The newest tourist attraction in Iceland

On March 19th…at 8:45 P.M., a six-hundred-and-fifty-foot-long fissure opened near Fagradalsfjall—which means the Mountain of the Beautiful Valley. Svanur Snorrason and his daughter were two of the first people to witness a volcanic eruption on the Reykjanes Peninsula since the thirteenth or fourteenth century…

Scientists kept changing their estimates of the anticipated life span of the eruption—from a few days to hundreds of years. The last time the Reykjanes Peninsula became active, it remained so for about three centuries. In the nine weeks since the fissure first opened, the site had rapidly and abruptly changed in appearance and behavior. In the first month, eight vents had opened; they were given such nicknames as Norðri (Northie) and Suðri (Southie). In early May, a fissure known merely as Vent 5 transformed into a spectacular fire geyser, shooting lava as high as a thousand feet into the air. Since then, everything but Vent 5 had become inactive…

The eruption is certainly better-mannered than many others that have marked Iceland’s geothermic history. Unlike the 2010 eruption at the Eyjafjallajökull ice cap, the Fagradalsfjall eruption isn’t hosing the atmosphere with lethal gas and ash, upending international air travel and forcing Icelanders to flee their homes. Unlike the 1973 eruption on the offshore island of Heimaey, it threatens to eradicate no town or fill a fishing harbor with land. Unlike the 1783 eruption of the Laki fissure, it’s not powerful enough to cause a worldwide extreme winter, leading to crop failures and famines. And it doesn’t pose the ongoing hazard of Mt. Hekla, a still active volcano that, after it erupted in 1104, became known as the Gateway to Hell. Fagradalsfjall had thus far caused no deaths and, temporary traffic jams aside, it had barely even proved an inconvenience. But I knew that, given the unpredictable nature of volcanic eruptions, it was foolish to bank on good manners.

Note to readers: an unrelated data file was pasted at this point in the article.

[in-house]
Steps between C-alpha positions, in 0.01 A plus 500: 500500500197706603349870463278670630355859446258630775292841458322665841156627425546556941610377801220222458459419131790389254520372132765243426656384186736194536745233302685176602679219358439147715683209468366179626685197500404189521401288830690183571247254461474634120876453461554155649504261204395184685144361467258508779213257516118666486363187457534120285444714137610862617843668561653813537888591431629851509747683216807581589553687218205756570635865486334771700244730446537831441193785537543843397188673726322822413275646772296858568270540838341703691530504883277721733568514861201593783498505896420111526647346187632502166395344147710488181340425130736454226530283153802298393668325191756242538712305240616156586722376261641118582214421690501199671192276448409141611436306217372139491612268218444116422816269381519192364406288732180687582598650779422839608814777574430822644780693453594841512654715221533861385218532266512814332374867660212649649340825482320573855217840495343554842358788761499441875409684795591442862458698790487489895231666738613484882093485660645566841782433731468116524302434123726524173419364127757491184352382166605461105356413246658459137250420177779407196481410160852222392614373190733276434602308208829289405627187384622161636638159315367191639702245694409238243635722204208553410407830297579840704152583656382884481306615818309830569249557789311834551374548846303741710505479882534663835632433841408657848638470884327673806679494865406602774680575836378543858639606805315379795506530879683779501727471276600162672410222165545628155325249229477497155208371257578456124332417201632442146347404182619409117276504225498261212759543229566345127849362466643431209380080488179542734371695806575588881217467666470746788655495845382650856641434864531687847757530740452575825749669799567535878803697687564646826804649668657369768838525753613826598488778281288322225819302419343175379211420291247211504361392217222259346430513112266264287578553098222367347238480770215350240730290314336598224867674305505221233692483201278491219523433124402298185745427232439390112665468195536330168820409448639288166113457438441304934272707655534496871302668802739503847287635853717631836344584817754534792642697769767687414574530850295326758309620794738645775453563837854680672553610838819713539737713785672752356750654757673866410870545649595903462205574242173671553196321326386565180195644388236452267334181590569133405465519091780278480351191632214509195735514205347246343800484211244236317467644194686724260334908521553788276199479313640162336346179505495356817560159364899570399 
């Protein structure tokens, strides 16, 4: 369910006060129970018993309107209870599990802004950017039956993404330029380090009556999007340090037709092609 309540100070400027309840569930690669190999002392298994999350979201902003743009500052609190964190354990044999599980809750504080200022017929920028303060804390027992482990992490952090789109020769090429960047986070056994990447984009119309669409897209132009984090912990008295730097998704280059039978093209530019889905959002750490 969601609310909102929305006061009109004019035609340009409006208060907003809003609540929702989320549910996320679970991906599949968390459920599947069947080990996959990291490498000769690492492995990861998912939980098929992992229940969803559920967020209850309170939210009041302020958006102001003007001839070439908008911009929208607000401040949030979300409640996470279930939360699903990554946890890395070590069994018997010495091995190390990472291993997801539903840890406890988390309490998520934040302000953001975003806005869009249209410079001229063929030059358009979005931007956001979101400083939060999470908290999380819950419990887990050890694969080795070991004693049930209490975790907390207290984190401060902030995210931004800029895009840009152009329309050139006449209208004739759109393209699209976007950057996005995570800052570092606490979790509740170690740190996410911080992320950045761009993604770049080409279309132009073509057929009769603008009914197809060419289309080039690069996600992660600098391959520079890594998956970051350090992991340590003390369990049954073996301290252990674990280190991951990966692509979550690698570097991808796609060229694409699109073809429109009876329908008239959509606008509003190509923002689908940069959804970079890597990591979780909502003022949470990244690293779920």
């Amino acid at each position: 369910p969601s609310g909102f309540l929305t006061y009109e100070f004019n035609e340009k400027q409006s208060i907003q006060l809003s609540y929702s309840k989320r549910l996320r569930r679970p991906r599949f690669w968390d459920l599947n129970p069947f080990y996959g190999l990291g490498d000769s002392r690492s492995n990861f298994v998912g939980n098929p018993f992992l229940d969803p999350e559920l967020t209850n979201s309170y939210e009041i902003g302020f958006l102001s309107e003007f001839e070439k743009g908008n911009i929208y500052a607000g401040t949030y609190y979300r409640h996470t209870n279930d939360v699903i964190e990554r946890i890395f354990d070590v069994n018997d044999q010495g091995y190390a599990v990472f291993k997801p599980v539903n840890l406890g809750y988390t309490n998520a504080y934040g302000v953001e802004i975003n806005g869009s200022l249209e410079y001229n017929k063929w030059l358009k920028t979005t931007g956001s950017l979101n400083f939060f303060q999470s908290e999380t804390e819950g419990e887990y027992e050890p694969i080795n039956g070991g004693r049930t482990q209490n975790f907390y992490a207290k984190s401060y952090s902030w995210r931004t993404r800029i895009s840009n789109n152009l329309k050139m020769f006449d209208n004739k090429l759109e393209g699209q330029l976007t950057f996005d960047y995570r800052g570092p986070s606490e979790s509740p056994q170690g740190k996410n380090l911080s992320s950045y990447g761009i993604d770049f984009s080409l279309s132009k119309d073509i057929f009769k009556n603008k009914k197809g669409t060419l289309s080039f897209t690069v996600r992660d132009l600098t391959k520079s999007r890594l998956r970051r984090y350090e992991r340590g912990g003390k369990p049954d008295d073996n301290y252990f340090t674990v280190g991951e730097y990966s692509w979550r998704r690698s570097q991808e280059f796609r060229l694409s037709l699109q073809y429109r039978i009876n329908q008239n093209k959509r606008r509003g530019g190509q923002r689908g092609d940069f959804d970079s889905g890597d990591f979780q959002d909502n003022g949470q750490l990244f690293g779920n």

Been reading my stuff long enough, you know I love Iceland. This tale is just one of the reasons. Read it all. Go visit. Enjoy the snow and ice, volcanoes, fish and fishing. Meet hardy folks.

2 thoughts on “The newest tourist attraction in Iceland

    • Kjötsúpa says:

      “…The eruption is certainly better-mannered than many others that have marked Iceland’s geothermic history. Unlike the 2010 eruption at the Eyjafjallajökull ice cap, the Fagradalsfjall eruption isn’t hosing the atmosphere with lethal gas and ash, upending international air travel and forcing Icelanders to flee their homes. Unlike the 1973 eruption on the offshore island of Heimaey, it threatens to eradicate no town or fill a fishing harbor with land. Unlike the 1783 eruption of the Laki fissure, it’s not powerful enough to cause a worldwide extreme winter, leading to crop failures and famines. And it doesn’t pose the ongoing hazard of Mt. Hekla, a still active volcano that, after it erupted in 1104, became known as the Gateway to Hell. Fagradalsfjall had thus far caused no deaths and, temporary traffic jams aside, it had barely even proved an inconvenience. But I knew that, given the unpredictable nature of volcanic eruptions, it was foolish to bank on good manners.” Heidi Julavits, Letter from Iceland,
      The New Yorker, August 23, 2021 Issue.

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